46. 46.

    Huang, S. S., Finkelstein, J. A., Rifas-Shiman, S. L., Kleinman, K. & Platt, R. Community-level predictors of pneumococcal carriage and resistance in young children. Am. J. Epidemiol. 159, 645–654 (2004).

  47. 47.

    Durrett, R. & Levin, S. Allelopathy in spatially distributed populations. J. Theor. Biol. 185, 165–171 (1997).

  48. 48.

    Gupta, S., Ferguson, N. & Anderson, R. Chaos, persistence, and evolution of strain structure in antigenically diverse infectious agents. Science 280, 912–915 (1998).

  49. 49.

    Henriques-Normark, B., Blomberg, C., Dagerhamn, J., Bättig, P. & Normark, S.The rise and fall of bacterial clones: Streptococcus pneumoniae. Nat. Rev. Microbiol. 6, 827–837 (2008).

  50. 50.

    Croucher, N. J. et al. Population genomic datasets describing the post-vaccine evolutionary epidemiology of Streptococcus pneumoniae. Sci. Data 2, 150058 (2015).

  51. 51.

    van Heel, A. J., de Jong, A., Montalbán-López, M., Kok, J. & Kuipers, O. P. BAGEL3: automated identification of genes encoding bacteriocins and (non-)bactericidal posttranslationally modified peptides. Nucleic Acids Res. 41, W448–W453 (2013).

  52. 52.

    Carver, T. et al. Artemis and ACT: viewing, annotating and comparing sequences stored in a relational database. Bioinformatics 24, 2672–2676 (2008).

  53. 53.

    Li, H. & Durbin, R. Fast and accurate short read alignment with Burrows–Wheeler transform. Bioinformatics 25, 1754–1760 (2009).

  54. 54.

    Zerbino, D. R. & Birney, E. Velvet: algorithms for de novo short read assembly using de Bruijn graphs. Genome Res. 18, 821–829 (2008).

  55. 55.

    Gladman, S. VelvetOptimiser (Victorian Bioinformatics Consortium, 2010);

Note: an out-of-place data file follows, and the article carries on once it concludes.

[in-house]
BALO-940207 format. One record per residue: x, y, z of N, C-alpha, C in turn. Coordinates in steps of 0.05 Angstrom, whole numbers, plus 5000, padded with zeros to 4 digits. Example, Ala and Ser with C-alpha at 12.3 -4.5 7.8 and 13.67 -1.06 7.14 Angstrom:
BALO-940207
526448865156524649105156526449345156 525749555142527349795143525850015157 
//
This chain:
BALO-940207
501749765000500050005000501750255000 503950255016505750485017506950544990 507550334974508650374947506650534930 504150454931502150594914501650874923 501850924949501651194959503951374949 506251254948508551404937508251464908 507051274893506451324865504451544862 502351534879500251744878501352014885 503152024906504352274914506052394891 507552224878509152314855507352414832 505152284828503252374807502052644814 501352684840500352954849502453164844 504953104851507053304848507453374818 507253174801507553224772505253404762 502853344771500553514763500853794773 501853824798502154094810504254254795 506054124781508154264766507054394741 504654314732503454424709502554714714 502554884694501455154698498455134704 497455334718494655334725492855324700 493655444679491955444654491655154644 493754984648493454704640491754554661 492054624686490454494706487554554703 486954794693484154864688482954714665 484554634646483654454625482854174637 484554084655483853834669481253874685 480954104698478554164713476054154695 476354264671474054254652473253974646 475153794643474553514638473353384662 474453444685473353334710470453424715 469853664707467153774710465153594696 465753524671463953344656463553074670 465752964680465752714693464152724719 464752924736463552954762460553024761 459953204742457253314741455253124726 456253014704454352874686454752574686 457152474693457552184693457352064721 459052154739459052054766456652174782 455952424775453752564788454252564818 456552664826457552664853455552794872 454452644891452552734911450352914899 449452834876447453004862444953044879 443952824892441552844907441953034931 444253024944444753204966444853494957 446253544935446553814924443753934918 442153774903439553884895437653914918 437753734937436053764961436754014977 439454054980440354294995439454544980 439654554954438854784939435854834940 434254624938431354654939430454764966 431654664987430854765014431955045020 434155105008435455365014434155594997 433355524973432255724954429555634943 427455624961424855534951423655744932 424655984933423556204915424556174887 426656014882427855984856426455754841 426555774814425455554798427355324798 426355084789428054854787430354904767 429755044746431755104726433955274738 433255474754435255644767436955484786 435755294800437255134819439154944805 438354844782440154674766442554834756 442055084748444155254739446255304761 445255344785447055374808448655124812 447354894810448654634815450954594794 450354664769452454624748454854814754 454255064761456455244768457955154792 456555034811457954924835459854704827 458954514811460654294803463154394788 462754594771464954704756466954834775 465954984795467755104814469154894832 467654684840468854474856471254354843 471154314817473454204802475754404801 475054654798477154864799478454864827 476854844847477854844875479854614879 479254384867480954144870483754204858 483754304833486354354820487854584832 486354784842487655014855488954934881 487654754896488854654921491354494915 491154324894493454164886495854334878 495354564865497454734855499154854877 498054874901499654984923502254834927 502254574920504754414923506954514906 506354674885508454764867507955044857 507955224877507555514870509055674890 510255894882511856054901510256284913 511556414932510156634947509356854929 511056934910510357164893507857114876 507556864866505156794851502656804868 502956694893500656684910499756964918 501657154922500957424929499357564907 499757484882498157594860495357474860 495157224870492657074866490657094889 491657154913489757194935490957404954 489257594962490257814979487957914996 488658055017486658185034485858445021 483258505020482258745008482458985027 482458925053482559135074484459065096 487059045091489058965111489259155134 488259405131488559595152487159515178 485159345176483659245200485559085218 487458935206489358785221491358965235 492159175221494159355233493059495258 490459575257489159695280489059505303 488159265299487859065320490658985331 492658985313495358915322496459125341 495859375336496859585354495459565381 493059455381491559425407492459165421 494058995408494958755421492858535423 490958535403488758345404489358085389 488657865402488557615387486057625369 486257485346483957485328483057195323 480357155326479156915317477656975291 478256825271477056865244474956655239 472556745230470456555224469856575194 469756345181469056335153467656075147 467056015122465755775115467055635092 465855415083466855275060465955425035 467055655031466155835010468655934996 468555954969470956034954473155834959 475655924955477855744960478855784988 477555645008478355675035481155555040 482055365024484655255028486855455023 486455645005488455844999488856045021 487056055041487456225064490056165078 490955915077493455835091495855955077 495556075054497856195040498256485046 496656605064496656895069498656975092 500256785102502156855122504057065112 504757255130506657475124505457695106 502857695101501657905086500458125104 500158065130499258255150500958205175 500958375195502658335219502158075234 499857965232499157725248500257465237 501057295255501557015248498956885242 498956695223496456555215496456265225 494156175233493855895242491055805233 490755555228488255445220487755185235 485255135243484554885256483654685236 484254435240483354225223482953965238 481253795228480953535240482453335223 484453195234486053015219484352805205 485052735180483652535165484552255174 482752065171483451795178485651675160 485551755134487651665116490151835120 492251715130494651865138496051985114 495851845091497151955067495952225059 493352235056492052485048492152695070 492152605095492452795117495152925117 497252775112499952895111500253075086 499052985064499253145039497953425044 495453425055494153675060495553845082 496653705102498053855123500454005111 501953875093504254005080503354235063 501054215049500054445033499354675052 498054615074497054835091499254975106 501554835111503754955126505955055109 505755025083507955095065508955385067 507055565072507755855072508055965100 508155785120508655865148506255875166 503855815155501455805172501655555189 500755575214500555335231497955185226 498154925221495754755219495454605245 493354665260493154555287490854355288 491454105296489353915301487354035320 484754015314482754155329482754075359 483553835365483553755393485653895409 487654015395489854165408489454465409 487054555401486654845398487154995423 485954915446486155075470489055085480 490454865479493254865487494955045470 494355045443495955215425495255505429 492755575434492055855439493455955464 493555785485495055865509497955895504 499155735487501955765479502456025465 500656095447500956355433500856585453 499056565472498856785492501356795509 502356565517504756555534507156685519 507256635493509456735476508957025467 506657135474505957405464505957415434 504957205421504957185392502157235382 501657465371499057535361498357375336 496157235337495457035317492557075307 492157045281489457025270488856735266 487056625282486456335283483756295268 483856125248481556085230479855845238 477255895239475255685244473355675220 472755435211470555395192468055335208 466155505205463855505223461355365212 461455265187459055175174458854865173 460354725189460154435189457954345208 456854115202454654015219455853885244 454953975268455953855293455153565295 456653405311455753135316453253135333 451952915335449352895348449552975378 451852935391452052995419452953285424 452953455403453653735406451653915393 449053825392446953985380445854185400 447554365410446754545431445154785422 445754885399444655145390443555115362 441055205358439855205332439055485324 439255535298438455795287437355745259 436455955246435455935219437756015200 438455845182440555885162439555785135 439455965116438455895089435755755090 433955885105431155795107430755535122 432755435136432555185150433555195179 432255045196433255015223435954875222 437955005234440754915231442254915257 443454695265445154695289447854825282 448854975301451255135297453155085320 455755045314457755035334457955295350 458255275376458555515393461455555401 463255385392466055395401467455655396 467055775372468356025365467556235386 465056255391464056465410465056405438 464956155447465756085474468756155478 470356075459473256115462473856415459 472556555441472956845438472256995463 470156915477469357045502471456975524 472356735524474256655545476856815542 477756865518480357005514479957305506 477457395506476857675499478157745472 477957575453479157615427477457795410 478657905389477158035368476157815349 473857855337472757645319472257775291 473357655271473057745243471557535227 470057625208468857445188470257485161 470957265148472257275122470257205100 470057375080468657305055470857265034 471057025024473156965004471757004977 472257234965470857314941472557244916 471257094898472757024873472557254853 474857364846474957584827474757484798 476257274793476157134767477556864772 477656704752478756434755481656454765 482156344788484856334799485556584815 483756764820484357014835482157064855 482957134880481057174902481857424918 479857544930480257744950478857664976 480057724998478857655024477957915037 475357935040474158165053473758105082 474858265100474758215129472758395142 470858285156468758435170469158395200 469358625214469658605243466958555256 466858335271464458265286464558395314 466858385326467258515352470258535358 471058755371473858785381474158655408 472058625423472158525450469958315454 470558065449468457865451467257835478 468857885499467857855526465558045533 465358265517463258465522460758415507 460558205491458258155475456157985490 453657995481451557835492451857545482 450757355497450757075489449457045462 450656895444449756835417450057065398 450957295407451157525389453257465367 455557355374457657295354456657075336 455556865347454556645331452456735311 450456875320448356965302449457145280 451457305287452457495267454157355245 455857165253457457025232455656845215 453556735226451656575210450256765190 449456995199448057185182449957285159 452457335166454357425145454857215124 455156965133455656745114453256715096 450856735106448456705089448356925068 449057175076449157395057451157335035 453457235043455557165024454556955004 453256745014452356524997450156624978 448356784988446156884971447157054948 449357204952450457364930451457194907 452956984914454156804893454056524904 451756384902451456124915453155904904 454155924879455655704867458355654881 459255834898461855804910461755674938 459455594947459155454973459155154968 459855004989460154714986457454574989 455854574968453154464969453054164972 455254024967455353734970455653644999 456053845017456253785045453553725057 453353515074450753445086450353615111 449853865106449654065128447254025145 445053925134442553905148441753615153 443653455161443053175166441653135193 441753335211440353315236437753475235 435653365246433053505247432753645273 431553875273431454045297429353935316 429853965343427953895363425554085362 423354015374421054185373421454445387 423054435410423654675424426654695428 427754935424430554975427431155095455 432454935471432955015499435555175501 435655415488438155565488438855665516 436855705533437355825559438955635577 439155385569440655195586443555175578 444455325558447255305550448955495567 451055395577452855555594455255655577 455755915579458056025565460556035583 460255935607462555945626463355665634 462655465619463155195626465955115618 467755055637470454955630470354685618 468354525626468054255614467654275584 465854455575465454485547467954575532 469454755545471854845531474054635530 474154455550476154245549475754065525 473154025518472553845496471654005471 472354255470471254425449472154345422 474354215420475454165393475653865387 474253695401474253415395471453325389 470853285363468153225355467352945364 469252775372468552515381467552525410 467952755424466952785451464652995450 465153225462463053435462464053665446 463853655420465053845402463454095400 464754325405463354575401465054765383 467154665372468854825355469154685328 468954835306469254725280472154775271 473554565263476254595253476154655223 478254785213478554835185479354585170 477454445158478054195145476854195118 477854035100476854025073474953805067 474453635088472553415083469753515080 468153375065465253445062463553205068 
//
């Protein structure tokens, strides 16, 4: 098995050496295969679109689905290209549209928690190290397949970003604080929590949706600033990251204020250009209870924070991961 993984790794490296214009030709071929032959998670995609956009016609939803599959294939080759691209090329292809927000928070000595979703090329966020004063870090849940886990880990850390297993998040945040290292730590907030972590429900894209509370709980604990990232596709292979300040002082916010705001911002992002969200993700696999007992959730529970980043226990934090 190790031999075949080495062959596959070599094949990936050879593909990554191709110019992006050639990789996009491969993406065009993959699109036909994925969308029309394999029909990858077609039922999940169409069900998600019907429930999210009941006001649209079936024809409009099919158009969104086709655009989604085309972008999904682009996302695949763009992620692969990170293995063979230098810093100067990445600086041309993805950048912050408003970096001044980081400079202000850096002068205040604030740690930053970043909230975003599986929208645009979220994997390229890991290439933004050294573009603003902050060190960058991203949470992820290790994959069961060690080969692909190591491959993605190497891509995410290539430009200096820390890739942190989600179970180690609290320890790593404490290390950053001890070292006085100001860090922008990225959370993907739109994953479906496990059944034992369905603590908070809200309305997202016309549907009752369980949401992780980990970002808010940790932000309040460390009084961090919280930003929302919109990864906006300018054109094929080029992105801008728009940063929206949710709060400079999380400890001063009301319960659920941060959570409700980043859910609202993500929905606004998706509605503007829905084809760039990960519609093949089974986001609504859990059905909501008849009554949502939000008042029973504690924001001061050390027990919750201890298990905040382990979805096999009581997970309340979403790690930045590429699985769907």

56. 56.

    Lagesen, K. et al. RNAmmer: consistent and rapid annotation of ribosomal RNA genes. Nucleic Acids Res. 35, 3100–3108 (2007).

  57. 57.

    Lowe, T. M. & Eddy, S. R. tRNAscan-SE: a program for improved detection of transfer RNA genes in genomic sequence. Nucleic Acids Res. 25, 955–964 (1997).

  58. 58.

    Burge, S. W. et al. Rfam 11.0: 10 years of RNA families. Nucleic Acids Res. 41, D226–D232 (2013).

  59. 59.

    Croucher, N. J., Vernikos, G. S., Parkhill, J. & Bentley, S. D. Identification, variation and transcription of pneumococcal repeat sequences. BMC Genomics 12, 120 (2011).

  60. 60.

    Eddy, S. R. Accelerated profile HMM searches. PLoS Comput. Biol. 7, e1002195 (2011).

  61. 61.

    Hyatt, D. et al. Prodigal: prokaryotic gene recognition and translation initiation site identification. BMC Bioinformatics 11, 119 (2010).

  62. 62.

    Croucher, N. J. et al. Role of conjugative elements in the evolution of the multidrug-resistant pandemic clone Streptococcus pneumoniae Spain23F ST81. J. Bacteriol. 191, 1480–1489 (2009).

  63. 63.

    Camacho, C. et al. BLAST+: architecture and applications. BMC Bioinformatics 10, 421 (2009).

  64. 64.

    Kent, W. J. BLAT—the BLAST-like alignment tool. Genome Res. 12, 656–664 (2002).

  65. 65.

    Kristensen, D. M. et al. A low-polynomial algorithm for assembling clusters of orthologous groups from intergenomic symmetric best matches. Bioinformatics 26, 1481–1487 (2010).

  66. 66.